A team from the RIKEN Center for Emergent Matter Science, along with collaborators from several Japanese institutions, have successfully produced pairs of spin-entangled electrons and demonstrated, for the first time, that these electrons remain entangled even when they are separated from one another on a chip.
This research could contribute to the creation of futuristic quantum networks operating using quantum teleportation, which could allow information contained in quantum bits–qubits-to be shared between many elements on chip, a key requirement to scale up the power of a quantum computer.
The ability to create non-local entangled electron pairs — known as Einstein-Podolsky-Rosen pairs — on demand has long been a dream.
Russell Deacon, who carried out the work, says, “We set out to demonstrate that spin-entangled electrons could be reliably produced. So far, researchers have been successful in creating entangled photons, since photons are extremely stable and do not interact. Electrons, by contrast, are profoundly affected by their environment. We chose to try to show that electrons can be entangled through their spin, a property that is relatively stable.”
To perform the feat, Deacon and his collaborators began the painstaking work of creating a tiny device, just a few hundred nanometers in size. The idea was to take a Cooper pair—a pair of electrons that allows electricity to flow freely in superconductors—and get them, while tunneling—a quantum phenomenon—across a junction between two superconductor leads, to pass through two separate “quantum dots”—small crystals that have quantum properties. “If we could detect a superconducting current, this would mean that the electrons, which can be used as quantum bits—the qubits, or bits used in quantum computing—remain entangled even when they have been separated between the quantum dots. We confirm this separation by measuring a superconducting current that develops when they split and are recombined in the second lead.”
The quantum dots, each around 100 nanometers in size, were grown at random positions on a semiconductor chip. This chip was painstakingly examined using an atomic force microscope to discover pairs of dots that were close enough that they might function properly. “We observed thousands of dots and identified around a hundred that were suitable. From these we made around twenty devices. Of those just two worked.”
By measuring the superconducting current, the team was able to show clearly that the spin of the electrons remained entangled as they passed through the separate quantum dots.
“Since we have demonstrated that the electrons remain entangled even when separated,” says Deacon, “this means that we could now use a similar, albeit more complex, device to prepare entangled electron pairs to teleport qubit states across a chip.”
Read more: Producing spin-entangled electrons
The Latest on: Quantum network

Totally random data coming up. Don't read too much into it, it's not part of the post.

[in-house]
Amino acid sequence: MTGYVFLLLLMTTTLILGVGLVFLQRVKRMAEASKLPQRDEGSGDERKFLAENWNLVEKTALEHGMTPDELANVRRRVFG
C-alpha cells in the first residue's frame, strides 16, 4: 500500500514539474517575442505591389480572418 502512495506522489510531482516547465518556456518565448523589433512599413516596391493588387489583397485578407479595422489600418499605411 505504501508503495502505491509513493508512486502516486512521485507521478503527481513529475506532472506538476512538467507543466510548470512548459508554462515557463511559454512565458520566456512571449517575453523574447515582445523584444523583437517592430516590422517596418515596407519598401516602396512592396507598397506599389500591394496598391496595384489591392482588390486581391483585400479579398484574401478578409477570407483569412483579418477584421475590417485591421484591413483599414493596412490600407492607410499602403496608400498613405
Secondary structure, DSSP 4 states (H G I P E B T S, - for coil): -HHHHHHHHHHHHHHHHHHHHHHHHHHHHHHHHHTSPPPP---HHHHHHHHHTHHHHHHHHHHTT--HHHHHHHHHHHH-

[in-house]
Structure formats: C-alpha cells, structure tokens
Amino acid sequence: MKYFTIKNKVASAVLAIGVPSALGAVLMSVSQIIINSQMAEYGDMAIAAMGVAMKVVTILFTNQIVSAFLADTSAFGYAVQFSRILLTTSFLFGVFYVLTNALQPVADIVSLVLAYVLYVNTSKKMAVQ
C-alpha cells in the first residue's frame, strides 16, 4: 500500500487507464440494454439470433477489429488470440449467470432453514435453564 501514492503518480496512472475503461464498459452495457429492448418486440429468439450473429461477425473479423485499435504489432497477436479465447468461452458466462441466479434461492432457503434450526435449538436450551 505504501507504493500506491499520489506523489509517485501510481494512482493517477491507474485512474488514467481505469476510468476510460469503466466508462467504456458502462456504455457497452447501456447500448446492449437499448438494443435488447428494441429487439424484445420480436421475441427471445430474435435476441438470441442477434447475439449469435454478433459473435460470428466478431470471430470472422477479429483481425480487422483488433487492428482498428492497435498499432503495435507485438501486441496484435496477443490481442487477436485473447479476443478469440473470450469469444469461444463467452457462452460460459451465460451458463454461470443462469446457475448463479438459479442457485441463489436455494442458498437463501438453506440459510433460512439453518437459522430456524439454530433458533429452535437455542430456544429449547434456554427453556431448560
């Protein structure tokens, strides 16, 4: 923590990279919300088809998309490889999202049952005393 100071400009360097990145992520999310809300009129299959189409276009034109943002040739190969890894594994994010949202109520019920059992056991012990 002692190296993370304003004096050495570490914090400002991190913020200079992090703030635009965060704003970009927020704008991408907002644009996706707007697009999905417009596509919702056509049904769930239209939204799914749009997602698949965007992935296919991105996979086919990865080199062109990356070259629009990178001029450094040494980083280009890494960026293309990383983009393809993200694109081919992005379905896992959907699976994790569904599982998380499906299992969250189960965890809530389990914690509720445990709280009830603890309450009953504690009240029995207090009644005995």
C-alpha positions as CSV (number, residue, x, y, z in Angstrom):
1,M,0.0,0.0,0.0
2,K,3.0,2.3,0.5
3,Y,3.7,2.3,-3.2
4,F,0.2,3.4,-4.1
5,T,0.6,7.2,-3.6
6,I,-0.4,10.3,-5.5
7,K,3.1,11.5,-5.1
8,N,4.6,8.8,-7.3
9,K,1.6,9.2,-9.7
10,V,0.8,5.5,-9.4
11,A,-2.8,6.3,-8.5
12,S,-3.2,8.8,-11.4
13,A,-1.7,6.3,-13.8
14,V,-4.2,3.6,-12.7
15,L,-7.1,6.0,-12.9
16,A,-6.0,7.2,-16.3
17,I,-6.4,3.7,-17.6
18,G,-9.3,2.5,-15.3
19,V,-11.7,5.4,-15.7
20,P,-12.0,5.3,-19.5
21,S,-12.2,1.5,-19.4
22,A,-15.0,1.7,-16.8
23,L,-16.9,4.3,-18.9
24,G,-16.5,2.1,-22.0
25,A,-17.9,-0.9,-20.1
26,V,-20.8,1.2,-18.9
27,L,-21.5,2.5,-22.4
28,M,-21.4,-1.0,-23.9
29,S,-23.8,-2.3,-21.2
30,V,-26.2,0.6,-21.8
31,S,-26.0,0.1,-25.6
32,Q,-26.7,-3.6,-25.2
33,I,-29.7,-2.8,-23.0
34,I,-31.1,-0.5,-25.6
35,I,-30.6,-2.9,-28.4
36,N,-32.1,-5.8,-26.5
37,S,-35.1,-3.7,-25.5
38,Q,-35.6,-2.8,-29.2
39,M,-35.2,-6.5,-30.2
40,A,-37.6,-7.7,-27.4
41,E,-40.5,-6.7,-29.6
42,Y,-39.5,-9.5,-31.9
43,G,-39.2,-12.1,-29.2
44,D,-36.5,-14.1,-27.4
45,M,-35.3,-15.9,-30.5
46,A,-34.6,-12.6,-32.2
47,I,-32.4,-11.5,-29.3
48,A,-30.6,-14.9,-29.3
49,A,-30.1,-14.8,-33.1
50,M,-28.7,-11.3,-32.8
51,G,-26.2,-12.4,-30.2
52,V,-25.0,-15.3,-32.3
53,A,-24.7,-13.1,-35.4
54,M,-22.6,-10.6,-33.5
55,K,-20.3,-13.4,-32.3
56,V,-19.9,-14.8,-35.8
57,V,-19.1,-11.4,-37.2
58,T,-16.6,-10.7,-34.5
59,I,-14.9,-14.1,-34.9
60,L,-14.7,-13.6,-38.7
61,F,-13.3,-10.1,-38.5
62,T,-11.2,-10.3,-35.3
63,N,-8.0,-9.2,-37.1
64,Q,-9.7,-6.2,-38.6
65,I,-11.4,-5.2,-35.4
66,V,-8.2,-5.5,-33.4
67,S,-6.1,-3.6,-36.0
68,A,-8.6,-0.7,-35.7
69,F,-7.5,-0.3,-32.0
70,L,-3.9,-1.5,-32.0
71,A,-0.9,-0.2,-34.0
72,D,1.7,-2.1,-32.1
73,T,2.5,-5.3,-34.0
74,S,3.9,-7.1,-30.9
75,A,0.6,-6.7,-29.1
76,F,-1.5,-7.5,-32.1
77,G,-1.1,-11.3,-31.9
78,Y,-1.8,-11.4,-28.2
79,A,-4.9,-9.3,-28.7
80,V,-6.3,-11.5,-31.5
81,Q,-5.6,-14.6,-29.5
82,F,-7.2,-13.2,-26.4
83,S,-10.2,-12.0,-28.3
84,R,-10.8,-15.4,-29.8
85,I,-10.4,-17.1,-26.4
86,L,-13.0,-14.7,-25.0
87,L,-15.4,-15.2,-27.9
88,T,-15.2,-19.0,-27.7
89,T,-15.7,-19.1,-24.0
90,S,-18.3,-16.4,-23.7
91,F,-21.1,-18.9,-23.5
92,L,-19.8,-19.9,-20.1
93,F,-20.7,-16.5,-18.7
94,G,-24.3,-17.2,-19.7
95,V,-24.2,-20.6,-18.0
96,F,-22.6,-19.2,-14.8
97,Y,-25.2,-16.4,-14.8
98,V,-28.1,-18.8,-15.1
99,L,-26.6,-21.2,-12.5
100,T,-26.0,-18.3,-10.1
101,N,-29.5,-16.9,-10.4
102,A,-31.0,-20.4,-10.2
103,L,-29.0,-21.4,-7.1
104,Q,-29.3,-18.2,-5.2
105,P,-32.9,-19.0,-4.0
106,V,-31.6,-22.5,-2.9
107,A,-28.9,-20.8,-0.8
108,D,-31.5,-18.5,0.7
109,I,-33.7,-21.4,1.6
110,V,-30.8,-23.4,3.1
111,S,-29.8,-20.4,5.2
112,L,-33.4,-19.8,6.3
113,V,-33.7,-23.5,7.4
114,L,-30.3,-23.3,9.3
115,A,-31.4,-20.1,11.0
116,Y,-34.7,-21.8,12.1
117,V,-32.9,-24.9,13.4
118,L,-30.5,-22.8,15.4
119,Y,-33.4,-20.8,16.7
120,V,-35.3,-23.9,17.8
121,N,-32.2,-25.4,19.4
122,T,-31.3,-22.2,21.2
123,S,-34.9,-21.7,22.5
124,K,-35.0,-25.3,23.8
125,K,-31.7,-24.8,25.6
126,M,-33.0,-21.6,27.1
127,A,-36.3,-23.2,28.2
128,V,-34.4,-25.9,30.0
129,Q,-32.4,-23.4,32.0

via Google News
The Latest on: Quantum network
- Mikko Möttönen Receives Nokia Foundation Award for Quantum Computing Researchon November 30, 2020 at 9:47 am
Nokia Foundation has granted its 2020 Recognition Award to Mikko Möttönen, D.Sc. (Tech), Professor of Quantum Technology ...
- IBM Cloud gets quantum-resistant cryptographyon November 30, 2020 at 7:05 am
IBM Corp. is looking to make enterprise workloads deployed on its public cloud resistant to tomorrow’s encryption-breaking quantum computers. As a first step to that end, the company today introduced ...
- IBM offers quantum-safe cryptography support for key management and app transactions in the cloudon November 30, 2020 at 6:34 am
IBM brings hybrid cloud leadership together with quantum and security research expertise to stay at the forefront of quantum cybersecurity.
- IBM Cloud Delivers Quantum-Safe Cryptography and Hyper Protect Crypto Services to Help Protect Data in the Hybrid Eraon November 30, 2020 at 5:05 am
IBM today announced a series of cloud services and technologies designed to help clients maintain the highest available level of cryptographic key encryption protection to help protect existing data ...
- Mphasis Announces Quantum Computing Framework and Consulting Serviceson November 30, 2020 at 4:00 am
PRNewswire/ -- Mphasis (BSE: 526299) (NSE: MPHASIS), an Information Technology (IT) solutions provider specializing in cloud and cognitive services, ...
- QuTech, KPN, SURF and OPNT join forces to build a quantum networkon November 26, 2020 at 10:02 am
The project will focus on connecting different quantum processors, a significant distance apart, over a Dutch network.
- Xanadu, MaRS, Creative Destruction Lab launch Canada’s first quantum networkon November 26, 2020 at 8:36 am
Toronto-based quantum computing startup Xanadu, in partnership with MaRS and Creative Destruction Lab (CDL), announced the launch of a new quantum network.
- QuTech, KPN, Surf, OPNT start quantum network projecton November 25, 2020 at 8:29 am
QuTech, a collaboration between the Technical University of Delft and Dutch research institute TNO, has started a new project with KPN, Dutch research network Surf and OPNT, a spin-off of Laser LaB ...
- Quantum computing: Aliro wants to make quantum hardware more accessible for software developers and network engineerson November 24, 2020 at 5:00 pm
With Q.COMPUTE and Q.NETWORK, Aliro Quantum is using cloud tech to make it easy for software developers to run quantum programs and networking engineers to build quantum networks.
- Aliro Quantum wants to make quantum easier for software developers and network engineerson November 24, 2020 at 6:06 am
Dr. Prineha Narang, Ph.D., CTO and co-founder of Aliro Quantum, talks with TechRepublic's Bill Detwiler about how the company's Q.COMPUTE and Q.NETWORK cloud platforms can help developers and ...
via Bing News